Bradford and Bingley are the latest bank to catch a cold in
the present financial crisis. They’ve declared a loss of £8m for the first four
months of 2008. This compares with £108m profits they made in the same period
The main reason for the losses is because they’ve had to
write down £89m of their assets. ‘Write down’ is banker-speak for the fact that
they realise they can whistle for their money.
B & B is the market leader in ‘buy to let’ mortgages.
One of the features of the housing bubble which has now burst is that people
were buying houses, not only to live in, but also to lease to other people.
This of course tended to push house prices even higher. ‘Buy to let’ was based
on the assumption that house prices would just keep on rising. In that case not
only had the buyer acquired an ever-appreciating asset, but they could also
make enough money by letting it out to pay the mortgage. Free money!
When the housing bubble burst, the whole logic of ‘buy to
let’ went into reverse. Not only is the house price going to fall after the
deal has been struck, so the buyer is in effect stuck in negative equity, but tenants
are expecting to pay less rent, since they know house prices are headed south.
The ‘buy to let’ market, worth £120bn last year is now effectively dead in the
water. And of course all those people jumping ship from the housing market will
make the house price collapse that much worse.
So the number of those in arrears with B & B has risen
sharply this year. It’ll get worse. The bank has had to sell 23% of its shares
to the private equity firm Texas Pacific for £179m. Texas Pacific are not
philanthropists. They buy into firms for what they can screw out of them.
Bradford management are playing a dangerous game.
B & B have also been forced to ask for a rights issue of
£258m. This means that shareholders are expected to reach in their pockets and stump
up for extra shares. Now ‘investors’ don’t really buy shares so they can have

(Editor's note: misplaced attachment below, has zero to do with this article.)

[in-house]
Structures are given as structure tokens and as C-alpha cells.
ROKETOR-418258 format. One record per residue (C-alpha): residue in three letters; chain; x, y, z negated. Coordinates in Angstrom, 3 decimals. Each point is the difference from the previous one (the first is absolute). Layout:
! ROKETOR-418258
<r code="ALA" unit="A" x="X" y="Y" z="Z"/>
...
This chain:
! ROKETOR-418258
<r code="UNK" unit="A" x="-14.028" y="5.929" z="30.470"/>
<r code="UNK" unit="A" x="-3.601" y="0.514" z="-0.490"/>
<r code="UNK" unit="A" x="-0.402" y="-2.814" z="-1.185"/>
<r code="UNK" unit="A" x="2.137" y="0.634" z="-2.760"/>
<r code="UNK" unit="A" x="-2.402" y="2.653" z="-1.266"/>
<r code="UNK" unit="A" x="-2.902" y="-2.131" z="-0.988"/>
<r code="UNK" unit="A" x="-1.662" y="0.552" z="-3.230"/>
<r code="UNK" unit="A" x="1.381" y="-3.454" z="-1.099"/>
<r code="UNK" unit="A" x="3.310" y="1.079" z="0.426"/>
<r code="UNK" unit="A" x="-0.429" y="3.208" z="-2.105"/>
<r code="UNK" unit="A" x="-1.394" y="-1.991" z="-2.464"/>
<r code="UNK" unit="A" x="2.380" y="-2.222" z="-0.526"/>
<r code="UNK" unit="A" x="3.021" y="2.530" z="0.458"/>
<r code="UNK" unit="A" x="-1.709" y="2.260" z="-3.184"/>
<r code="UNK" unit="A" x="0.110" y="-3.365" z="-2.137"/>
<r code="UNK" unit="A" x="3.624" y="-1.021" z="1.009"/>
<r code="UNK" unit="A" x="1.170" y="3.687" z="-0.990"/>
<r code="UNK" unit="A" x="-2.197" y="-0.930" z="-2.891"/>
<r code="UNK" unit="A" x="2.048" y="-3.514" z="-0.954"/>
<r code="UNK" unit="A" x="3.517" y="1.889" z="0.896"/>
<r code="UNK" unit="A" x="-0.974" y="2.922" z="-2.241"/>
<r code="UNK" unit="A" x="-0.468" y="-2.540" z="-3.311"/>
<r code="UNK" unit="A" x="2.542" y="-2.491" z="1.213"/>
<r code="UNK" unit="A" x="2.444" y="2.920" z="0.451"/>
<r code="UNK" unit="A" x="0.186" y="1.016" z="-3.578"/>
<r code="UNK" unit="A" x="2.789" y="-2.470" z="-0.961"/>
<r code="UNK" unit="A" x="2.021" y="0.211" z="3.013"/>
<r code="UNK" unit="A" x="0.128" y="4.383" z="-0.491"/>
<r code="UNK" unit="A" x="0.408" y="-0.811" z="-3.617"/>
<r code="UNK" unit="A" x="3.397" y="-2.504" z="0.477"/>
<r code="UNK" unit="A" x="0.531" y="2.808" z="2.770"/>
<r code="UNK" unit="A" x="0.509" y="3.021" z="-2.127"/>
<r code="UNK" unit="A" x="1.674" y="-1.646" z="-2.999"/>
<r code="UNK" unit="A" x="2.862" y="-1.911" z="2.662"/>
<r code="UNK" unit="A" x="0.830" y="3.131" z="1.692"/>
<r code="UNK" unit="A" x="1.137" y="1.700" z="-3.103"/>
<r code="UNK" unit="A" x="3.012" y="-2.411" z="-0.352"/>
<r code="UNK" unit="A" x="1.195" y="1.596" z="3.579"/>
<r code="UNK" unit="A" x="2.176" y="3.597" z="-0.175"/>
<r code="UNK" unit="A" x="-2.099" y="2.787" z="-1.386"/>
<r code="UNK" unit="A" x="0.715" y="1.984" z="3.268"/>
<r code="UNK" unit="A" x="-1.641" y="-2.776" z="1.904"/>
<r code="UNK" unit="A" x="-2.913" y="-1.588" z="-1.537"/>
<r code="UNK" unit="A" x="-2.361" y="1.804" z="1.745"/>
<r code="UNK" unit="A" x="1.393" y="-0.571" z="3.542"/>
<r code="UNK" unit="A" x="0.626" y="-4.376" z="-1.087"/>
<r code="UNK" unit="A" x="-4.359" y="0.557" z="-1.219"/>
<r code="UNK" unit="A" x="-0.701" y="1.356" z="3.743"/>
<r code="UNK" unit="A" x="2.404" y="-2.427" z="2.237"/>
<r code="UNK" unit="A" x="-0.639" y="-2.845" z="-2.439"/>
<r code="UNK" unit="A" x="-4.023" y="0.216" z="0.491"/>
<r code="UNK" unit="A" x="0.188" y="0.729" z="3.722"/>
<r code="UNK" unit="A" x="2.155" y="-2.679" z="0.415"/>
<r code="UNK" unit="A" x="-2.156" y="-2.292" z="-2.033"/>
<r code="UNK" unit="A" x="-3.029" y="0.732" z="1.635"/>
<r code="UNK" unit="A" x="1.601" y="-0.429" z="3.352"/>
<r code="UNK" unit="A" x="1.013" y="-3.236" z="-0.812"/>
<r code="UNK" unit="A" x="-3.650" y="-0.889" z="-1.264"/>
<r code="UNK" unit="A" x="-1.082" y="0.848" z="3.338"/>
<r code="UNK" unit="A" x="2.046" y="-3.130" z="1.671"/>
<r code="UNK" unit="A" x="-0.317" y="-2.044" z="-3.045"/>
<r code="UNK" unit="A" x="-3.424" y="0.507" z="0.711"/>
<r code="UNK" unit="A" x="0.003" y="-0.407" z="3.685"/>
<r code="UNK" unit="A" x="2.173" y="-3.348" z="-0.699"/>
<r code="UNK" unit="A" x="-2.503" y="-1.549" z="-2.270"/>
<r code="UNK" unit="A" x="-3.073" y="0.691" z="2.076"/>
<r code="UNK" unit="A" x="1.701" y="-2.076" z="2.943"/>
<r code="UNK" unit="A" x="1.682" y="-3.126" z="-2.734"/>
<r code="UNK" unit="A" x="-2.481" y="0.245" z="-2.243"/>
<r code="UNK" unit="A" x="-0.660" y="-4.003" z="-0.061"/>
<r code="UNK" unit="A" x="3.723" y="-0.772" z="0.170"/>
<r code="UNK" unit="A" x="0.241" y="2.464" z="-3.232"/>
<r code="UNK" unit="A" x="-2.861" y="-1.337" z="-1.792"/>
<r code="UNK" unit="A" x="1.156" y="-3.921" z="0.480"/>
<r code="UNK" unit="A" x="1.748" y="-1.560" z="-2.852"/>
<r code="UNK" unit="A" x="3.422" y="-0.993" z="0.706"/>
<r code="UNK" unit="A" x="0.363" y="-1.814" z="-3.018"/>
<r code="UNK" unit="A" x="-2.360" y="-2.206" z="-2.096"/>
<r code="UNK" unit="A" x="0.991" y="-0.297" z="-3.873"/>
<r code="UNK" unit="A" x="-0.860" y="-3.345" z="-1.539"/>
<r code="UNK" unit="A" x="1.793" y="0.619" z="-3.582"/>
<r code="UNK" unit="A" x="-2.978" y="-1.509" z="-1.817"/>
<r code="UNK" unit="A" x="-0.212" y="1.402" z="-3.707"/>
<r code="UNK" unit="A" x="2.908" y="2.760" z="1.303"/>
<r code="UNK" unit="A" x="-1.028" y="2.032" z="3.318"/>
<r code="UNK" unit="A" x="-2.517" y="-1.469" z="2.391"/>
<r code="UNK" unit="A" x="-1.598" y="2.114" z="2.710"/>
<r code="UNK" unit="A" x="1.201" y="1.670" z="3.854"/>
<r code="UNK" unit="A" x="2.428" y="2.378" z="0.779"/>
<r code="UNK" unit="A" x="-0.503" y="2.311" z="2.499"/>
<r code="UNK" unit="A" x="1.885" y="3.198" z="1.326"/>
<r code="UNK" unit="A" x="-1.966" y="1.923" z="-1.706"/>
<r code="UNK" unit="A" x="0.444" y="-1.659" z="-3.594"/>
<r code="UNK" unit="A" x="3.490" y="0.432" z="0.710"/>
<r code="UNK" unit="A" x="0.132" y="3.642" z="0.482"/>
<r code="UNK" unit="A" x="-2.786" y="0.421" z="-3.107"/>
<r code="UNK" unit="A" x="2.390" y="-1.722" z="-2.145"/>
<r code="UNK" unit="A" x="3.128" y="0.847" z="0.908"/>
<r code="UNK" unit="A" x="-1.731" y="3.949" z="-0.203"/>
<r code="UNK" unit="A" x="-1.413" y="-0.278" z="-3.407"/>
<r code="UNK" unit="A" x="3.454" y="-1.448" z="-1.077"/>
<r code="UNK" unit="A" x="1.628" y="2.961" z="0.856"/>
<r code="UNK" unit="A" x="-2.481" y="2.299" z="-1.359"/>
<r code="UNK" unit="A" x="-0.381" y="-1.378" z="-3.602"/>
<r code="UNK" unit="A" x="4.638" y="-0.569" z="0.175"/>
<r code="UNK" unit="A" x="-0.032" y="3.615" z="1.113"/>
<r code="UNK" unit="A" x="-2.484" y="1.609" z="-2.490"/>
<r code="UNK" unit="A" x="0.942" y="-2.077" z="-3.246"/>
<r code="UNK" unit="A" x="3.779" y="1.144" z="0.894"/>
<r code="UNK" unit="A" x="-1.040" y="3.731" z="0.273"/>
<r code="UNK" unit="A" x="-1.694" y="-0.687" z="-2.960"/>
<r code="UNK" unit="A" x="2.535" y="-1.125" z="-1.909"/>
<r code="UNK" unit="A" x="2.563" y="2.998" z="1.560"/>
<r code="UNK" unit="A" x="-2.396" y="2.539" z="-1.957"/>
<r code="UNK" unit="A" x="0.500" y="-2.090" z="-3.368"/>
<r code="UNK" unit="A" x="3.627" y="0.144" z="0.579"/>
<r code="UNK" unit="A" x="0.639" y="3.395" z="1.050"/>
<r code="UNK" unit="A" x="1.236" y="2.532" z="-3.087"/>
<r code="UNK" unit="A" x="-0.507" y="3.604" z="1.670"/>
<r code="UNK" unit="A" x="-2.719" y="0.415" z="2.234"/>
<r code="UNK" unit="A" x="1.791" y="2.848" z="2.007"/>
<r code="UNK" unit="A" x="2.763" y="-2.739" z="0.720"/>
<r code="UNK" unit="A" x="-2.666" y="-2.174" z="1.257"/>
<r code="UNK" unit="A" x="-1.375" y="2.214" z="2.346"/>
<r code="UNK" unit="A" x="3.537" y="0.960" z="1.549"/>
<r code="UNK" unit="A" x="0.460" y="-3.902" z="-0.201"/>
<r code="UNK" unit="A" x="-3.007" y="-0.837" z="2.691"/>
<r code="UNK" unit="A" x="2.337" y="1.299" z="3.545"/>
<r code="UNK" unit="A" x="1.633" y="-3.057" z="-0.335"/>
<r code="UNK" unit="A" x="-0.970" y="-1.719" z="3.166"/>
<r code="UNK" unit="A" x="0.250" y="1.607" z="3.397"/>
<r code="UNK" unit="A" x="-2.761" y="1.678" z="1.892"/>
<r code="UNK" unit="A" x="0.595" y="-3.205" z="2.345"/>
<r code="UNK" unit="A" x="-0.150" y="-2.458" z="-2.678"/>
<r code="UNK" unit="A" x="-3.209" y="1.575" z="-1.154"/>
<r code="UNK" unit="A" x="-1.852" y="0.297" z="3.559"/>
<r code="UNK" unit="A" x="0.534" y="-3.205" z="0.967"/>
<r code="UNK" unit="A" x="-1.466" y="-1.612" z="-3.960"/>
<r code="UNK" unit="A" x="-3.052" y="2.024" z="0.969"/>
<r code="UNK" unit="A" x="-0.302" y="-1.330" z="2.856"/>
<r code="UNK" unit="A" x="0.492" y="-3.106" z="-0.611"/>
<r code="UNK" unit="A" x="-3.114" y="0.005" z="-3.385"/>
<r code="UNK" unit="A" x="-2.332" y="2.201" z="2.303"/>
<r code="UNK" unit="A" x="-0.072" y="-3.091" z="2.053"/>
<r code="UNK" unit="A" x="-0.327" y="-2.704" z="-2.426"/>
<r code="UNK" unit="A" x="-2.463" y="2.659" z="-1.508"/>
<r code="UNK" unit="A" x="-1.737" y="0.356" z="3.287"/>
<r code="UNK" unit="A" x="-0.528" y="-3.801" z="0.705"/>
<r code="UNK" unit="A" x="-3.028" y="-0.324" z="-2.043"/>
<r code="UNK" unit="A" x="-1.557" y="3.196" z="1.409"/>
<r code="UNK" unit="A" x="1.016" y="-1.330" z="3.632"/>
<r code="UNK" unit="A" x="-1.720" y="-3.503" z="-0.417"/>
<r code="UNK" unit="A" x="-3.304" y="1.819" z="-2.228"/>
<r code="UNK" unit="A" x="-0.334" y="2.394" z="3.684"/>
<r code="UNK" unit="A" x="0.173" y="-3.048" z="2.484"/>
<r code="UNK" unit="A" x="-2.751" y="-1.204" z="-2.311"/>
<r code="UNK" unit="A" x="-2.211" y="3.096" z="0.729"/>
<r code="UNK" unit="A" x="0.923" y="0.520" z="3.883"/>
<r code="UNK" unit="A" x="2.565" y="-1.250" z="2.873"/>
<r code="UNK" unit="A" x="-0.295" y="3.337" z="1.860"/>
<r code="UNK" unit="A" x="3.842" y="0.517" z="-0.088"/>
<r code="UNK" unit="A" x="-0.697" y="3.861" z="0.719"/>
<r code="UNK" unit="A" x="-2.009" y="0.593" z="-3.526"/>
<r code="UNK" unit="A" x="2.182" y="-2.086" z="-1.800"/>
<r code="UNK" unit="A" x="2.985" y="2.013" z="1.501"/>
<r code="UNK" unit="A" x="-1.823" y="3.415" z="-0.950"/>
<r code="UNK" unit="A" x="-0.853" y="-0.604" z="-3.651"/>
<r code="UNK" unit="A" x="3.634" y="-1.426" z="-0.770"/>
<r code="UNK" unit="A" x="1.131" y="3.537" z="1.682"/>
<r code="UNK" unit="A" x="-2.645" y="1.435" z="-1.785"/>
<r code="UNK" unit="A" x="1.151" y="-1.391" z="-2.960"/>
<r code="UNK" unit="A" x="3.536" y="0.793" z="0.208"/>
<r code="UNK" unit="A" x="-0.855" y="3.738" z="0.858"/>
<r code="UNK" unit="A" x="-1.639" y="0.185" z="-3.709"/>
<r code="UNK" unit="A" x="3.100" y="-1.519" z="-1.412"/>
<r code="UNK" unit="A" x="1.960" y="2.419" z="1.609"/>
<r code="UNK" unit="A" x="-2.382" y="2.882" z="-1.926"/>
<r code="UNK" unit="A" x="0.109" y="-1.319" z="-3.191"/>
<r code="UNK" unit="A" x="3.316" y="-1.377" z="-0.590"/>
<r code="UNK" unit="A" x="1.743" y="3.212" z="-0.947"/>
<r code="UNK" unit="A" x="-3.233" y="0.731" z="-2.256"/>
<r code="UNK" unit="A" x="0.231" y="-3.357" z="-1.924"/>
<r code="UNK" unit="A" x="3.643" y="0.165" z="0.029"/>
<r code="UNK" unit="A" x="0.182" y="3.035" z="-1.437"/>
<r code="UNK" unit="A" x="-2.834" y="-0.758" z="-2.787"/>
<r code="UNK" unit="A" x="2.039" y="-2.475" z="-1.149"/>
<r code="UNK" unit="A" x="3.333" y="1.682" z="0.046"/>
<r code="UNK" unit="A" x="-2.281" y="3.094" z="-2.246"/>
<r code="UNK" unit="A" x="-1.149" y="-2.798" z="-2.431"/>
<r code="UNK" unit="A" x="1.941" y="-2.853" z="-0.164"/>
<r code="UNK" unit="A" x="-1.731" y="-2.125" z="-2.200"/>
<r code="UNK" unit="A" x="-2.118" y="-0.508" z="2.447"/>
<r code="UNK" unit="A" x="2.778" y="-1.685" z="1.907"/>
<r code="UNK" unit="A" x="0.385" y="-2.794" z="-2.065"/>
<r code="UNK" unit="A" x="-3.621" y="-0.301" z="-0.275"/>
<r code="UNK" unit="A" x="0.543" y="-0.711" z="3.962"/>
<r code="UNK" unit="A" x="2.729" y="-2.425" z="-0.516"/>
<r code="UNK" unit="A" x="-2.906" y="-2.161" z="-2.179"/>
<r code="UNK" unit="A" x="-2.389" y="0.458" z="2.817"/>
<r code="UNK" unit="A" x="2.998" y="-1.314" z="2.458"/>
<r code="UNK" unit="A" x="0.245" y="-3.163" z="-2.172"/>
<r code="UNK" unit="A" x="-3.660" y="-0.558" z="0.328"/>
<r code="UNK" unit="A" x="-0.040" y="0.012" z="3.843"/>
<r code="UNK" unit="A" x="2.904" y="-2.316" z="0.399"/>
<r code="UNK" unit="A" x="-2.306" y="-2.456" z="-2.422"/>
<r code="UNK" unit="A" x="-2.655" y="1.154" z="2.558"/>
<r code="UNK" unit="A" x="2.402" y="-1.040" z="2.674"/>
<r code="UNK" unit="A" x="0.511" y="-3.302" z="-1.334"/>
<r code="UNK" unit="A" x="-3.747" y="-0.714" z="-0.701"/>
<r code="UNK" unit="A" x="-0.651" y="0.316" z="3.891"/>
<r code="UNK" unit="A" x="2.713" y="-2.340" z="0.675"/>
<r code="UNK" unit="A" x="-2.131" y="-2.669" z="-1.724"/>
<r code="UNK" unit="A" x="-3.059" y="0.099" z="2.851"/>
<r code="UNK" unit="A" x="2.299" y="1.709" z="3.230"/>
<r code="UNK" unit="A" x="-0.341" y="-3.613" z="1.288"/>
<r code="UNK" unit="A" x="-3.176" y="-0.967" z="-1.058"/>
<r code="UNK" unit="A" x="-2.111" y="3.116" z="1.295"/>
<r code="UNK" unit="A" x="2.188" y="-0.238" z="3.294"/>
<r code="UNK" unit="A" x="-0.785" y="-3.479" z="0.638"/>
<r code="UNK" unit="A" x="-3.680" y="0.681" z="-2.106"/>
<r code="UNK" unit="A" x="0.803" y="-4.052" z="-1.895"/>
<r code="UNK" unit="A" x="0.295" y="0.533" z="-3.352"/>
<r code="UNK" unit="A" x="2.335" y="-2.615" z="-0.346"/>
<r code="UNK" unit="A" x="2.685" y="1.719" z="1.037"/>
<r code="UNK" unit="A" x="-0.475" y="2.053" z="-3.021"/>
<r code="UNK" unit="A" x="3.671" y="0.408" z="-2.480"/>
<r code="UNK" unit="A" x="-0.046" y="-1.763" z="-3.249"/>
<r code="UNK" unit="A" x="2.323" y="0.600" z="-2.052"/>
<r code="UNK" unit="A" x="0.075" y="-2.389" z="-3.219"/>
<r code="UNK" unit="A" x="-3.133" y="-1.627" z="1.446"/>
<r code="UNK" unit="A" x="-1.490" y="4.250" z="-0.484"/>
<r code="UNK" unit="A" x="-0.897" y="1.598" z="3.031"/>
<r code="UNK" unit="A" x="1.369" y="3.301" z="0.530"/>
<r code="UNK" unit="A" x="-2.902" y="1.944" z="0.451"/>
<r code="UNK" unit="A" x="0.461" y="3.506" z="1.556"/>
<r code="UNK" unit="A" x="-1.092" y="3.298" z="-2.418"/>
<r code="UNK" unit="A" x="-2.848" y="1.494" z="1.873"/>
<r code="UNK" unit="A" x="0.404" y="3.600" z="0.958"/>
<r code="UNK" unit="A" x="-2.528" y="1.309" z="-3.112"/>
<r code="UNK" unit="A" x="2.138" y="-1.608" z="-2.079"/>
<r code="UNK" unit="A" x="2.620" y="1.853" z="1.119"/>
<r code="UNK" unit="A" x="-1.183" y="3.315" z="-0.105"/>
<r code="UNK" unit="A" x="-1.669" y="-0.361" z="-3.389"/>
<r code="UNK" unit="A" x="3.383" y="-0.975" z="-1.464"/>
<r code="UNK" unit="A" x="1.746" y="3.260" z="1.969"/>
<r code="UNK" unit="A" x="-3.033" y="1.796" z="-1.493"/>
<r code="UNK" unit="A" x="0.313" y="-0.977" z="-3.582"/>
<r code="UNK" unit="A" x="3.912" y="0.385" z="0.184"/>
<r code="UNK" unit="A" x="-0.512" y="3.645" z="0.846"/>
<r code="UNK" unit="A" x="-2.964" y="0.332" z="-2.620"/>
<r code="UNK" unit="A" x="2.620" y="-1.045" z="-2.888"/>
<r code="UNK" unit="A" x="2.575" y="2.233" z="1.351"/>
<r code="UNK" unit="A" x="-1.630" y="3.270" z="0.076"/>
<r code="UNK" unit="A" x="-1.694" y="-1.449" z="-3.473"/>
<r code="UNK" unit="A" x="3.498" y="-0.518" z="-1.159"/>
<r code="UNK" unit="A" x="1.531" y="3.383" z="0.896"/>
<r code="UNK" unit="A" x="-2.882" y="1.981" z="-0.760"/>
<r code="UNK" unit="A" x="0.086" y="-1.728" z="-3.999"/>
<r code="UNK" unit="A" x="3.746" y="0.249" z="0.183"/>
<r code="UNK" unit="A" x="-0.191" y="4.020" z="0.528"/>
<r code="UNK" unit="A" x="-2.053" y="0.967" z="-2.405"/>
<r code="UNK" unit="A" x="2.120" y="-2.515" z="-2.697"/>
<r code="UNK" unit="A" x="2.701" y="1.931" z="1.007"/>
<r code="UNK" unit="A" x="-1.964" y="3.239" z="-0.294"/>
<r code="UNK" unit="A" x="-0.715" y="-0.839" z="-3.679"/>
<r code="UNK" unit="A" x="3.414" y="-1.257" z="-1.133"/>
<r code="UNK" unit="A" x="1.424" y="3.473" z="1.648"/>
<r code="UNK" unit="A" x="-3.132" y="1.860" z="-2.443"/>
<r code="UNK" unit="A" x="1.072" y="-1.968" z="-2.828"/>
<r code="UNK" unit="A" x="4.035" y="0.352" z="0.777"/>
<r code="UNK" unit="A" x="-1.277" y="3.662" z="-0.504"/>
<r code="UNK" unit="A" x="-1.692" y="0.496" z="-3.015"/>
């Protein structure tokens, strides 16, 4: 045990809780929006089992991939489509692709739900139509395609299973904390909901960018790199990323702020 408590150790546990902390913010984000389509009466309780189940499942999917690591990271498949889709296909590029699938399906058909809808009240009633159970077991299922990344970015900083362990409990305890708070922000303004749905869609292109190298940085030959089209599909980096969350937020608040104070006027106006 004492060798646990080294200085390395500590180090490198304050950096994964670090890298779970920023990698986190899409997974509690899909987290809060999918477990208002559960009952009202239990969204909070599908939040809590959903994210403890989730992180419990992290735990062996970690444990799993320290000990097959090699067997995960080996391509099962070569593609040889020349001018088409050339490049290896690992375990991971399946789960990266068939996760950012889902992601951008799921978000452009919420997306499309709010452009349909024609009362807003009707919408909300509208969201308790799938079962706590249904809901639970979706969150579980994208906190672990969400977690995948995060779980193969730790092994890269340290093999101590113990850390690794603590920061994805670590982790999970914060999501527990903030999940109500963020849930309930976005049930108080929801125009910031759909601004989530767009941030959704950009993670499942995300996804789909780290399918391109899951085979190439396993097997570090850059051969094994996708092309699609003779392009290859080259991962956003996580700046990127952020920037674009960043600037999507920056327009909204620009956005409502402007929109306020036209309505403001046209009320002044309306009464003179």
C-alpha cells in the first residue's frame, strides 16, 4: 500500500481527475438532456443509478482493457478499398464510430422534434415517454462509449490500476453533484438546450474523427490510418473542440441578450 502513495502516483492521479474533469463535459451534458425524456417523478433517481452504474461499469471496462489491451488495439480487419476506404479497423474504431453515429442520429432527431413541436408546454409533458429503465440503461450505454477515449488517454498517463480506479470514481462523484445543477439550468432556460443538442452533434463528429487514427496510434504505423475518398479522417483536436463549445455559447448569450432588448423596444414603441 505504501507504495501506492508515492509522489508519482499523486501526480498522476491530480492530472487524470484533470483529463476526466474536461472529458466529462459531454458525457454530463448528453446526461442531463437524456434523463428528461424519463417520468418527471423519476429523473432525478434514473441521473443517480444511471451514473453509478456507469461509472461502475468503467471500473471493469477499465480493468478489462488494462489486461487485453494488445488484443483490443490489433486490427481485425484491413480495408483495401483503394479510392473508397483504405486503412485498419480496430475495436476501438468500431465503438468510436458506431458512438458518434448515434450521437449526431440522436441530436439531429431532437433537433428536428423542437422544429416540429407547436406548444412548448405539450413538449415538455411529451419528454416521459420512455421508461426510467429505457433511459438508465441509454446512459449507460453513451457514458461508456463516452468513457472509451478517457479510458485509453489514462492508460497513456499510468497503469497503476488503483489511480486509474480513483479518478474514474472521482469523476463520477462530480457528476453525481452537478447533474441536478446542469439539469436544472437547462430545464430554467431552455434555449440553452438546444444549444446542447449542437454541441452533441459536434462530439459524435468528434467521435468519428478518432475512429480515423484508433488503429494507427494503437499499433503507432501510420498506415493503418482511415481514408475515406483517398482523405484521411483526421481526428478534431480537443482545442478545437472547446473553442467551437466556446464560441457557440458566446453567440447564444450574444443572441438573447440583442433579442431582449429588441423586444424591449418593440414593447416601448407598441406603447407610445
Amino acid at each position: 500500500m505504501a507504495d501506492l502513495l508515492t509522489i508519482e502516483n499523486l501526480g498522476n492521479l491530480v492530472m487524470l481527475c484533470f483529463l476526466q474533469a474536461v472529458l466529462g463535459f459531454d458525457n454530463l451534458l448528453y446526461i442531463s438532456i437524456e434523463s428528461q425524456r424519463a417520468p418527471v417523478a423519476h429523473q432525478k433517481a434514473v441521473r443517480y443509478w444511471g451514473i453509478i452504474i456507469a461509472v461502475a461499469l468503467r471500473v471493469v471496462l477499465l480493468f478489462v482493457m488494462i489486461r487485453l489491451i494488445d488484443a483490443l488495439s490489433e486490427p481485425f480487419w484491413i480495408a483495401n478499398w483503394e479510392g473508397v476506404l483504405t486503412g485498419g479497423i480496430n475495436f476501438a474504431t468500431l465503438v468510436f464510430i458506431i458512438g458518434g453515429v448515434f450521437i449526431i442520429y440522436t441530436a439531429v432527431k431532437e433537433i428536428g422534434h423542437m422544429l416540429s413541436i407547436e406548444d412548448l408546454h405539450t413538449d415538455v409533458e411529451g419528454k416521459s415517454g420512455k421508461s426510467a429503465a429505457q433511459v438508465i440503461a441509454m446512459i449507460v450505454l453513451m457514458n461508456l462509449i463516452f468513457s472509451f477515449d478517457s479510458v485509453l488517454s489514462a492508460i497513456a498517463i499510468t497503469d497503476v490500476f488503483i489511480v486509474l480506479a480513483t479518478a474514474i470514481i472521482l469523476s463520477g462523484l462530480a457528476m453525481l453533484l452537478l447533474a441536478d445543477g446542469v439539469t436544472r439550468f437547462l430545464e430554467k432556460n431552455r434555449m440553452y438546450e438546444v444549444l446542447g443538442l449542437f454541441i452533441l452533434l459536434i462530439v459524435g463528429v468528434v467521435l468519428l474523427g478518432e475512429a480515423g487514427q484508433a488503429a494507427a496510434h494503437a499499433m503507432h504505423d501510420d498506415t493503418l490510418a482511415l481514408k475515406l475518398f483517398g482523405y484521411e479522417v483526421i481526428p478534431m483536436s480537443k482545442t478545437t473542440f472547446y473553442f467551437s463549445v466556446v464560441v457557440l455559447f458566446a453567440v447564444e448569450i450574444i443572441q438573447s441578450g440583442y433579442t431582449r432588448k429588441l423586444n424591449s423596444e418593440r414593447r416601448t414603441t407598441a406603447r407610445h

further demands put upon their wallets. They expect to sit at home and watch
the dividends roll in and the shares going up. So a rights issue will always
hit existing share prices.
And so it has proved. Bradford shares have dropped by two
thirds in the past six months and fell 40% in the last month. The announcement
of the loss meant B & B shares took a further tumble. The panic spread to
other bank’s shares. After all, they’re all in the same pickle.
Bradford and Bingley have just demonstrated they had an
urgent need for more than £430m. These are panic measures. You can be sure they’re
in big trouble.
We can all have a good laugh at the problems of financial
institutions. But the trouble is, the financial crisis is impacting on the real
economy. House prices are now definitely falling in the UK – maybe by 10% a
year, maybe more. Does that mean it’ll be easier to buy a house? No, it will be
harder. Interest rates are higher, which means a mortgage will cost more. The
Bank of England would probably like to cut rates, but inflation is on the rise,
so that’s ruled out. The banks are adjusting over a million mortgage interest
rates this year, and it’s going to hurt. They are determined to spread their
own misery around to the rest of us.
The level of mortgage approvals has actually halved over the
past few months, since the house price bubble burst. No longer will the likes
of Northern Rock chuck 125% mortgages at borrowers, so you can build a patio
and have a holiday in Thailand while you’re buying a house. No, they want only
fine, upstanding and, above all, solvent citizens on their books.
A house price collapse doesn’t just affect the unfortunates
who buy at, say, £200,000 and find their precious house is only worth £150,000
a year later. They’re stuck in negative equity. They can’t afford to pay for
the house and can’t move out. Negative equity blights whole neighbourhoods, as
it did in 1992 in the last house price collapse.
And of course it brings new housebuilding to a stop. There
are early signs that that is already starting to happen in Britain.
Financial Times published an article (June 1st) headed ‘UK nears
recession’. They quote Michael Saunders of Citigroup as saying. “Lots more
economic pain lies ahead. The UK economy is heading close to recession and the recession
risks are rising.” The recession is an inevitable outcome of unplanned
capitalism, interested only in profit. It’s not our fault. Let’s make sure they
don’t dump the pain of their recession on the working class.